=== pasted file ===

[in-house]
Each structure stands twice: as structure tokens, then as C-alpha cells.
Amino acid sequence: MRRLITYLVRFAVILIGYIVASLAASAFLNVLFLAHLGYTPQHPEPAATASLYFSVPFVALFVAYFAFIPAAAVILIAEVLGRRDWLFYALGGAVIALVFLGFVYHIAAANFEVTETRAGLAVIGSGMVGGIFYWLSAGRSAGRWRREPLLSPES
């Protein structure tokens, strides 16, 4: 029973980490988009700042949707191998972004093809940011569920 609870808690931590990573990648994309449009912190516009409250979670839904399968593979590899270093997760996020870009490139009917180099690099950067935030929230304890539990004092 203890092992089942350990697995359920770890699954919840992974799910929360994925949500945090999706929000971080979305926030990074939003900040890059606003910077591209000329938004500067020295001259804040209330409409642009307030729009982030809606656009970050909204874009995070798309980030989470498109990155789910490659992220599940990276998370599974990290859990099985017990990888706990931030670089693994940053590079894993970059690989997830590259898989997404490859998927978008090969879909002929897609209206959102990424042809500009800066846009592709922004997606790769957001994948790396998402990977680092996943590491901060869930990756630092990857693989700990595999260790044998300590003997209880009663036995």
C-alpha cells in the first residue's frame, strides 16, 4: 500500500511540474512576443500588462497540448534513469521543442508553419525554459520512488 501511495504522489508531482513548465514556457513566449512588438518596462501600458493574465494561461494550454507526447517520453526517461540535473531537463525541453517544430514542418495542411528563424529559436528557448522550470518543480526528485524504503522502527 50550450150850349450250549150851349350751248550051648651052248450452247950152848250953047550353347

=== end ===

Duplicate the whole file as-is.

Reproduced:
[in-house]
Each structure stands twice: as structure tokens, then as C-alpha cells.
Amino acid sequence: MRRLITYLVRFAVILIGYIVASLAASAFLNVLFLAHLGYTPQHPEPAATASLYFSVPFVALFVAYFAFIPAAAVILIAEVLGRRDWLFYALGGAVIALVFLGFVYHIAAANFEVTETRAGLAVIGSGMVGGIFYWLSAGRSAGRWRREPLLSPES
């Protein structure tokens, strides 16, 4: 029973980490988009700042949707191998972004093809940011569920 609870808690931590990573990648994309449009912190516009409250979670839904399968593979590899270093997760996020870009490139009917180099690099950067935030929230304890539990004092 203890092992089942350990697995359920770890699954919840992974799910929360994925949500945090999706929000971080979305926030990074939003900040890059606003910077591209000329938004500067020295001259804040209330409409642009307030729009982030809606656009970050909204874009995070798309980030989470498109990155789910490659992220599940990276998370599974990290859990099985017990990888706990931030670089693994940053590079894993970059690989997830590259898989997404490859998927978008090969879909002929897609209206959102990424042809500009800066846009592709922004997606790769957001994948790396998402990977680092996943590491901060869930990756630092990857693989700990595999260790044998300590003997209880009663036995």
C-alpha cells in the first residue's frame, strides 16, 4: 500500500511540474512576443500588462497540448534513469521543442508553419525554459520512488 501511495504522489508531482513548465514556457513566449512588438518596462501600458493574465494561461494550454507526447517520453526517461540535473531537463525541453517544430514542418495542411528563424529559436528557448522550470518543480526528485524504503522502527 50550450150850349450250549150851349350751248550051648651052248450452247950152848250953047550353347